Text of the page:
Dealing with Ambivalence: Farmers' and Consumers' Perceptions of Animal Welfare in Livestock Breeding

  • Hein Te Velde
  • Noelle Aarts
  • Cees Van Woerkum
Article

Abstract

The results of an empirical study intoperceptions of the treatment of farm animals inthe Netherlands are presented. A qualitativeapproach, based on in-depth interviews withmeat livestock farmers and consumers was chosenin order to assess motivations behindperceptions and to gain insight into the waypeople deal with possible discrepancies betweentheir perceptions and their daily practices.Perceptions are analyzed with the help of aframe of reference, which consists ofvalues, norms, convictions, interests, andknowledge.

The perceptions of the interviewed farmersare quite consistent and without exceptionpositive: according to them, nothing is wrongwith animal welfare in livestock breeding. Theperceptions of the consumers we interviewed aremore divergent, but generally negative. Bothgroups show ambivalence as a result ofdiscrepancies between perceptions and behavior.Although the consumers share the impressionthat the living conditions of livestock animalsare far from optimal, most of them still buyand eat meat from the meat industry. Thefarmers believe the welfare of their animals isgood, but, as frequent defensive utterancesshow, they feel uncomfortable with expressed orunexpressed accusations of mistreating animals.The ways the respondents deal with thisambivalence were analysed by drawing ontheories of dissonance reduction and distancing devices.

Catherine and Raphaël Larrère(Larrère and Larrère, 2000) argue thatanimal rearing is a hierarchical relationshipwhose rules are to be found in the fiction of adomestic contract. We argue that the questionis not whether there should be a domesticcontract, because such a contract seems alreadyaccepted. However, since values and normsdiffer widely, not only among meat livestockfarmers and consumers, but also amongconsumers, the question remains as to whosevalues and norms should form the basis of thedomestic contract.

ambivalence animal welfare frame of reference perceptions 

Preview

Unable to display preview. Download preview PDF.

Unable to display preview. Download preview PDF.

REFERENCES

  1. Appadurai, A., The Social Life of Things (Cambridge University Press, Cambridge, 1986).Google Scholar
  2. Bernard, H. R., Research Methods in Anthropology. Qualitative and Quantitative Approaches (SAGE Publications, Thousand Oaks, 1994).Google Scholar
  3. Bentham, J., “An Introduction to the Principles of Morals and Legislation,” in F. Rosen and J. H. Burns (eds.), The Collected Works of Jeremy Bentham (Clarendon Press, Oxford, 1983).Google Scholar
  4. Elias, N. and J. L. Scotson, The Established and the Outsiders (Frank Cass and Co., London, 1965).Google Scholar
  5. Elias, N., The Civilizing Process, Vol. 1: The History of Manners (Urizen Books, New York and Blackwell, Oxford, 1978).Google Scholar
  6. Festinger, L., Conflict, Decision and Dissonance (Stanford [s.n.], 1964).Google Scholar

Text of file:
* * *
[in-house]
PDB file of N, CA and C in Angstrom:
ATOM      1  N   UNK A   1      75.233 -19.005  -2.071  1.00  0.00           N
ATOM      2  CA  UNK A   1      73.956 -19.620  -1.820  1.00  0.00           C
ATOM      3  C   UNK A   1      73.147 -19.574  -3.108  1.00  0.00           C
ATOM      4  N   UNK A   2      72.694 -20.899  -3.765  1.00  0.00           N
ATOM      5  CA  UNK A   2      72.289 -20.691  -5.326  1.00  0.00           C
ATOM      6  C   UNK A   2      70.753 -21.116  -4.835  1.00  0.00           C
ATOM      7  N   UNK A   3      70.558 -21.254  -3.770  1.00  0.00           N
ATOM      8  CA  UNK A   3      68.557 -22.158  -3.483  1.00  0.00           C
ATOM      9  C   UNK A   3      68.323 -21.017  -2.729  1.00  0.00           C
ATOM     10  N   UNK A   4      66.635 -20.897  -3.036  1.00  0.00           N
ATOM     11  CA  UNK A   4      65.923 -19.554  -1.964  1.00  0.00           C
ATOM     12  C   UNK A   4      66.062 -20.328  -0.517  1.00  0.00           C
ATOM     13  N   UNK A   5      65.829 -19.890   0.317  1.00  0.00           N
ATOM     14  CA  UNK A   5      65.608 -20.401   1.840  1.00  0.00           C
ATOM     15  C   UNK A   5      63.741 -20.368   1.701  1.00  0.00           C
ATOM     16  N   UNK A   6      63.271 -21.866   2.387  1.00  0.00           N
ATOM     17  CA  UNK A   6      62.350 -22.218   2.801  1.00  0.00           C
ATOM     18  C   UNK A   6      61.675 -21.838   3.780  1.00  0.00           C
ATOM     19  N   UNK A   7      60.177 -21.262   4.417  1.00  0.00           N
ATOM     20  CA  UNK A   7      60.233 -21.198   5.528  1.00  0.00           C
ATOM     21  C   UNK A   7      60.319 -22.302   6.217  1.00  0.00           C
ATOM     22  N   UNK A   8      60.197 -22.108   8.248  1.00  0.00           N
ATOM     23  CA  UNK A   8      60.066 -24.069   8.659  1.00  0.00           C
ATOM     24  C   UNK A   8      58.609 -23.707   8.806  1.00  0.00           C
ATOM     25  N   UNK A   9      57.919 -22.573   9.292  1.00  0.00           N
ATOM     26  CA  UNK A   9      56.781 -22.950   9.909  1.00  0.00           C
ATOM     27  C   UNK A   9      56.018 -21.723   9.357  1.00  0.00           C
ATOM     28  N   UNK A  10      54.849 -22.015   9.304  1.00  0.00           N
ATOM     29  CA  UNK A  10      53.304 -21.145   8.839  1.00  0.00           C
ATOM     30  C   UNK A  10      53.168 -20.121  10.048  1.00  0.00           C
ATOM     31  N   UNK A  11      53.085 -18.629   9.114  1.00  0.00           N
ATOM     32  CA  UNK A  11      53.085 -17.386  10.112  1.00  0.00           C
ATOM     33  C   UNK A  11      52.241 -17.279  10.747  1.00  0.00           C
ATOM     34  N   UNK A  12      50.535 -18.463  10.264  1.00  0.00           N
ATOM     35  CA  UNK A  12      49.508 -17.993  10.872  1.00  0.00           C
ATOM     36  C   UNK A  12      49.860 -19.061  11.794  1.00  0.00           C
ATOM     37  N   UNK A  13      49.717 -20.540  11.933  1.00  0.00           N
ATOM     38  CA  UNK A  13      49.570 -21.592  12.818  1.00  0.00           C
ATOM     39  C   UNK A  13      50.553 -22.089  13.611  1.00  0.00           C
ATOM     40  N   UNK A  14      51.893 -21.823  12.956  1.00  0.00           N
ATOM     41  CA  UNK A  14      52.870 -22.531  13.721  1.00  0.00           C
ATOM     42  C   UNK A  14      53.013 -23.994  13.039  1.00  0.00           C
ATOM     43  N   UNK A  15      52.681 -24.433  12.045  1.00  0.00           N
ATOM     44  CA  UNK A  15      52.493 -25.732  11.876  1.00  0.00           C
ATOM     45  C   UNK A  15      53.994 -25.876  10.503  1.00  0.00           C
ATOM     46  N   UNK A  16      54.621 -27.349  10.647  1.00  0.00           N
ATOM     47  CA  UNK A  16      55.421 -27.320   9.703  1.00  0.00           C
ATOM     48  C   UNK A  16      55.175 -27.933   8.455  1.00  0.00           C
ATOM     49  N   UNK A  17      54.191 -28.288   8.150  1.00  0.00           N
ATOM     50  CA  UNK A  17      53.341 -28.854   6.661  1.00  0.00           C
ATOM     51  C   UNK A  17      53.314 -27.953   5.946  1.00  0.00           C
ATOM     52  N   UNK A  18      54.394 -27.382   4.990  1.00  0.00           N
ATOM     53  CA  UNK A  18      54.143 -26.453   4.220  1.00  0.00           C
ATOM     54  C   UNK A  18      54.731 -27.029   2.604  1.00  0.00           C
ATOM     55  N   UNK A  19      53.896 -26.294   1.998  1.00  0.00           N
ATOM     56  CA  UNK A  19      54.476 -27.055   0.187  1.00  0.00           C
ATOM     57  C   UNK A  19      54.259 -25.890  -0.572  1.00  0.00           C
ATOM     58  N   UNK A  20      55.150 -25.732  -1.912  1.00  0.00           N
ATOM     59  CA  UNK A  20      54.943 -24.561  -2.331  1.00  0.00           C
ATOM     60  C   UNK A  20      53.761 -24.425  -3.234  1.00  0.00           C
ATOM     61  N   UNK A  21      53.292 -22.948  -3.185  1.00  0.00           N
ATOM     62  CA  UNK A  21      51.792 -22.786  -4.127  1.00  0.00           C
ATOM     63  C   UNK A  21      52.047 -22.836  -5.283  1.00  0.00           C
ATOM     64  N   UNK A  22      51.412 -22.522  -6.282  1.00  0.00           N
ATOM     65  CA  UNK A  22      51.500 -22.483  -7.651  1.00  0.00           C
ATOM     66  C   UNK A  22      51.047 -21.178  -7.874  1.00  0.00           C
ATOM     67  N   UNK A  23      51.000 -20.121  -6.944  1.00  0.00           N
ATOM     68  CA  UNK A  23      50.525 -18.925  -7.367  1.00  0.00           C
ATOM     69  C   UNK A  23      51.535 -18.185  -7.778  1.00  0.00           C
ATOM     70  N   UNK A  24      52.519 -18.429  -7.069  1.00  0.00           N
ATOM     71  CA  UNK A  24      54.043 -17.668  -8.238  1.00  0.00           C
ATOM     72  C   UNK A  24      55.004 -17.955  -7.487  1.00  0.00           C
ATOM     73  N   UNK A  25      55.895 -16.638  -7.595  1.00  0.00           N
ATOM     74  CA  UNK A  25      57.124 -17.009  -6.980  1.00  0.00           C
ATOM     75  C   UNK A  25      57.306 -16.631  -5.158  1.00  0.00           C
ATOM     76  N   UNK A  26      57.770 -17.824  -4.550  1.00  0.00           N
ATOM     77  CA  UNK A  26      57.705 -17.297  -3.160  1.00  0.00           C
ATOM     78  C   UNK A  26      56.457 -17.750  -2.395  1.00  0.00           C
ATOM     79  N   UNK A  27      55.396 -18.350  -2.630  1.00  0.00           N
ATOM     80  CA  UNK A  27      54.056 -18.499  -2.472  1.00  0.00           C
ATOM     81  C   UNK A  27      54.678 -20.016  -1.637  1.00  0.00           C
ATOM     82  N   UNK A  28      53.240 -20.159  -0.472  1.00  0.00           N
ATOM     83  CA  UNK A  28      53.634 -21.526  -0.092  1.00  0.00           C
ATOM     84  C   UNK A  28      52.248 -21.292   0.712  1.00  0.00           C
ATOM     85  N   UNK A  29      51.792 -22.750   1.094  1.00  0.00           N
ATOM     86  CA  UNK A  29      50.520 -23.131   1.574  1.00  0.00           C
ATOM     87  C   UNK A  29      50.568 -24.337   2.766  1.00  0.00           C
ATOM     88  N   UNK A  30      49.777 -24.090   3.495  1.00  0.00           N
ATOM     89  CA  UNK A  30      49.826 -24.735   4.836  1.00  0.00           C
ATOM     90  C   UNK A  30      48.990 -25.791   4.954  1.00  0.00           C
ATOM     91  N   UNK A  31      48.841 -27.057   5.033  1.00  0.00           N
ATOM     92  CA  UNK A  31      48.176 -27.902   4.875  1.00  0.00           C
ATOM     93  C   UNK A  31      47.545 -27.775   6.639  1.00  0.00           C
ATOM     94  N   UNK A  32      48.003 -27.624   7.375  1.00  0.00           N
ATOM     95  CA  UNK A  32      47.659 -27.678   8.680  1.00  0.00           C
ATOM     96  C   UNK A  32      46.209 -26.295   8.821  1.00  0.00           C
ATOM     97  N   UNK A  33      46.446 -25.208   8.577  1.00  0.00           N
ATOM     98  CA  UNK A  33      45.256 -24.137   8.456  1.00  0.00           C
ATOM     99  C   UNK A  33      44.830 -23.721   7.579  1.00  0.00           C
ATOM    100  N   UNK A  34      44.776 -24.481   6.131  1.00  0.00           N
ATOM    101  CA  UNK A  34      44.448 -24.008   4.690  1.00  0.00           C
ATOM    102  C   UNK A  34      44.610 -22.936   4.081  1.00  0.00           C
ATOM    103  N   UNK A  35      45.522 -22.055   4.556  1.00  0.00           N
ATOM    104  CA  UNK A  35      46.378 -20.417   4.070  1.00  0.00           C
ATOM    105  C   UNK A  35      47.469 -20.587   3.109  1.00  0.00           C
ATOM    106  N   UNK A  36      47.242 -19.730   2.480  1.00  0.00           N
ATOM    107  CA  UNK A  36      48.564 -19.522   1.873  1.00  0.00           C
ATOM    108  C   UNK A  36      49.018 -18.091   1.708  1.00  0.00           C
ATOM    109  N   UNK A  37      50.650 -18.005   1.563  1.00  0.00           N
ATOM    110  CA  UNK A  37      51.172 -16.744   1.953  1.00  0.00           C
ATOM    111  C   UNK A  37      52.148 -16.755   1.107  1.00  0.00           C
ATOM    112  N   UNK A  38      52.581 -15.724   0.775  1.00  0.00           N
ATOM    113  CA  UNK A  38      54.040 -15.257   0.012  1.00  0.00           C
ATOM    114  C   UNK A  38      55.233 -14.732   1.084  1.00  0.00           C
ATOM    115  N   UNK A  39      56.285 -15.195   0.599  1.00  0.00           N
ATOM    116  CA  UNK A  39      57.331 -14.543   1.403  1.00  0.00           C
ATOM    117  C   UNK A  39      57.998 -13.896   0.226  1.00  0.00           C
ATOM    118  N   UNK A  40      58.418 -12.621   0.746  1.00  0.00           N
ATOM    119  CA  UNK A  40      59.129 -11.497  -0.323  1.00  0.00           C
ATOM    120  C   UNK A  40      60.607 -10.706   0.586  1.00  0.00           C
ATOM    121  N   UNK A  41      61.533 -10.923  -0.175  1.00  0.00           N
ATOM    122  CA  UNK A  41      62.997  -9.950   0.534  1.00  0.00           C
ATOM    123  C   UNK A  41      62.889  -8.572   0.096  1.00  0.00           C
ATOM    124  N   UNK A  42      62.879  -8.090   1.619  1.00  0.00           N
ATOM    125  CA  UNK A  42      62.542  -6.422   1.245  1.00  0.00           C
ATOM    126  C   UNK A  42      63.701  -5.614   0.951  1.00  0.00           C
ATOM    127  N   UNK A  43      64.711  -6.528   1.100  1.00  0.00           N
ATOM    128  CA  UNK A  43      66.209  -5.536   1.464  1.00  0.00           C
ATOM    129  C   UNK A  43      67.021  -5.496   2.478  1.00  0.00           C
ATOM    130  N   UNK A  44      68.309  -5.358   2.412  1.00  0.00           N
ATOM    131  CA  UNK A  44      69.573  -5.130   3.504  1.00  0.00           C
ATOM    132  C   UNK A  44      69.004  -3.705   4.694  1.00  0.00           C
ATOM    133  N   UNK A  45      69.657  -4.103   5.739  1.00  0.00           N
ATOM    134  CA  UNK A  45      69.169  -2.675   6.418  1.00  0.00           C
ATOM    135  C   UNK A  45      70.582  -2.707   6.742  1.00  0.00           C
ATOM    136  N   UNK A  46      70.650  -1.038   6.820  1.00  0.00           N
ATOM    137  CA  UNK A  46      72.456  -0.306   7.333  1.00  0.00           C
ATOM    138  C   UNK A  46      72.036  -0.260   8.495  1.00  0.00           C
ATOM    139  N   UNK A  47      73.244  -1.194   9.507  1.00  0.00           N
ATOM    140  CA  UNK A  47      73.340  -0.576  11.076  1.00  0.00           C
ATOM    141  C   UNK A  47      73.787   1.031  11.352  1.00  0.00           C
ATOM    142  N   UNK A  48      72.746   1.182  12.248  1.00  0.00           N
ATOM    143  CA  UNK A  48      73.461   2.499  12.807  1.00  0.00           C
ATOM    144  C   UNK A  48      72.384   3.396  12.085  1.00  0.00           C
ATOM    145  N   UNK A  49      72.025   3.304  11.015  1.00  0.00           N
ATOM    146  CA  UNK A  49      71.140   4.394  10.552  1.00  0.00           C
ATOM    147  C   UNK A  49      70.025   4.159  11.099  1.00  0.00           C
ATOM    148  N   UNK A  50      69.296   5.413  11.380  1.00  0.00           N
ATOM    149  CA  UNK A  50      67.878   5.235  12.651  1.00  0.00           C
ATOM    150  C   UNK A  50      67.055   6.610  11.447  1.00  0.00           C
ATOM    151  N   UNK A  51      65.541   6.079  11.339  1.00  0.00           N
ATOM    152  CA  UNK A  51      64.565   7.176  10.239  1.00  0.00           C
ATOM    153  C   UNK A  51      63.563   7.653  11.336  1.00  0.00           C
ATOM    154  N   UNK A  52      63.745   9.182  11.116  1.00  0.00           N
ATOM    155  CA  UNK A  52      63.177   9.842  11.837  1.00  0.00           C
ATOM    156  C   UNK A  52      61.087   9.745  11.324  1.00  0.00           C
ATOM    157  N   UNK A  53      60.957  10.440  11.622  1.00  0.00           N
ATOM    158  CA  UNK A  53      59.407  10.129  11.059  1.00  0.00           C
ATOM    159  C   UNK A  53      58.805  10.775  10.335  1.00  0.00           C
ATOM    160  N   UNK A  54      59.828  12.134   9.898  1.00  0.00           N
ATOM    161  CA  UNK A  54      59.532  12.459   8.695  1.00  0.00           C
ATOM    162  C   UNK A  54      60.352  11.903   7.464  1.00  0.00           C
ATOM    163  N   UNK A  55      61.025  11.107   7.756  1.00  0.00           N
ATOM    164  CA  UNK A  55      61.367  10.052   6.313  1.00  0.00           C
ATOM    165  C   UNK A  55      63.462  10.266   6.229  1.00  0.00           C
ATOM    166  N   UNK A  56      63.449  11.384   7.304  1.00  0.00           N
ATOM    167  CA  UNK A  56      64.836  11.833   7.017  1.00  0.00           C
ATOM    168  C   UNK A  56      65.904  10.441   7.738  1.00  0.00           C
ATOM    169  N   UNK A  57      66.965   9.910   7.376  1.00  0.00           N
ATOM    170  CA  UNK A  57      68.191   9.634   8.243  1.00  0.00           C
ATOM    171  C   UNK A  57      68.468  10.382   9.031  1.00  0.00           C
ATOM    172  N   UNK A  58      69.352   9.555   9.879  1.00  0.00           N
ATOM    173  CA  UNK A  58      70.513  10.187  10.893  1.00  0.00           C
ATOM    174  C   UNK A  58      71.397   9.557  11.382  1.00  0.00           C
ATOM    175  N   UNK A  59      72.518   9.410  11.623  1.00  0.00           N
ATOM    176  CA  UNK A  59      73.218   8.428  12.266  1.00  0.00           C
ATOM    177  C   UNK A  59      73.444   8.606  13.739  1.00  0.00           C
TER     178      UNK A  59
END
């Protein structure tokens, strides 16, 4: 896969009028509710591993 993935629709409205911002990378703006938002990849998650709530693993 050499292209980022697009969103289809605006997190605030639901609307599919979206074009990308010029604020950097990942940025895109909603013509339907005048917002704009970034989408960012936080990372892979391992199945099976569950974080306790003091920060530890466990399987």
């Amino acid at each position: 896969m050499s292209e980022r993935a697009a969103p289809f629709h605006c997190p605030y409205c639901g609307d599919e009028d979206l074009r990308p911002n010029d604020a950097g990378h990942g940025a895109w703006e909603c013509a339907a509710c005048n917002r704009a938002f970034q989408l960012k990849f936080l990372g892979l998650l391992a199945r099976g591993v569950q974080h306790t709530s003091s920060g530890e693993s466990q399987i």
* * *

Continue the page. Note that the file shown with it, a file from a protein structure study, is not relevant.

7. Goffi, Y., Le philosophe et ses animaux (J. Chambon, Nimes, 1994).Google Scholar
  8. Harris, M., Culture, People, Nature; An Introduction to general Anthropology (Harper and Row, Publishers, New York, 1980).Google Scholar
  9. Kickert, W. J. M., E. J. Klijn, and J. F. M. Koppenjan (eds.), Managing Complex Networks. Strategies for the Public Sector (Sage Publications, London, 1997).Google Scholar
  10. Larrère, C. and R. Larrère, “Animal Rearing as a Domestic Contract?” Journal of Agriculture and Environmental Ethics 12(1) (2000), 51–58.Google Scholar
  11. Mauss, M., The Gift: Forms and Functions of Exchange in Archaic Societies (1st ed. 1925) (Routledge, London, 1970).Google Scholar
  12. Midgley, M., Animals and Why They Matter (University of Georgia Press, 1984).Google Scholar
  13. Rathenau Institute, Van micro-elektronica naar mega-ICT (From micro-electronics to mega-ICT) (Rathenau Institute, Den Haag, jaarverslag 1999).Google Scholar
  14. Rein, M. and D. A. Schön, “Frame-Reflective Policy Discourse,” Beleidsanalyse 15(4) (1986), 4–18.Google Scholar
  15. Rekom, J., van, Corporate Identity; Development of the Concept and a Measurement Instrument (Erasmus Universiteit, dissertatie, Rotterdam, 1995).Google Scholar
  16. Serpell, J., In the Company of Animals. A Study of the Human-Animal Relationships (Blackwell, London, 1986).Google Scholar
  17. Silverman, J., Interpreting Qualitative Data. Methods for Analysing Talk, Text and Interaction (Sage Publications, London, 2001).Google Scholar
  18. Te Velde, H.M., M. N. C. Aarts, and C.M. J. vanWoerkum, “Eten maar niet willen weten; veehouders en consumenten over de omgang met dieren in de veehouderij,” in H. M. Te Velde, M. N. C. Aarts, C. M. J. vanWoerkum, C. Hanning, and G. C. J. Smink (eds.), Hoe oordelen we over de veehouderij? (What Do We Think of Livestock Farming?) (Rathenau Institute, Den Haag, 2001).Google Scholar
  19. Wenz, P. S., Environmental Justice (State University of New York Press, Albany, 1988).Google Scholar

Copyright information

© Kluwer Academic Publishers 2002

Authors and Affiliations

  • Hein Te Velde
    • 1
  • Noelle Aarts
    • 1
  • Cees Van Woerkum
    • 1
  1. 1.Social Science: Communication and Innovation StudiesWageningen UniversityWageningenThe Netherlands

Personalised recommendations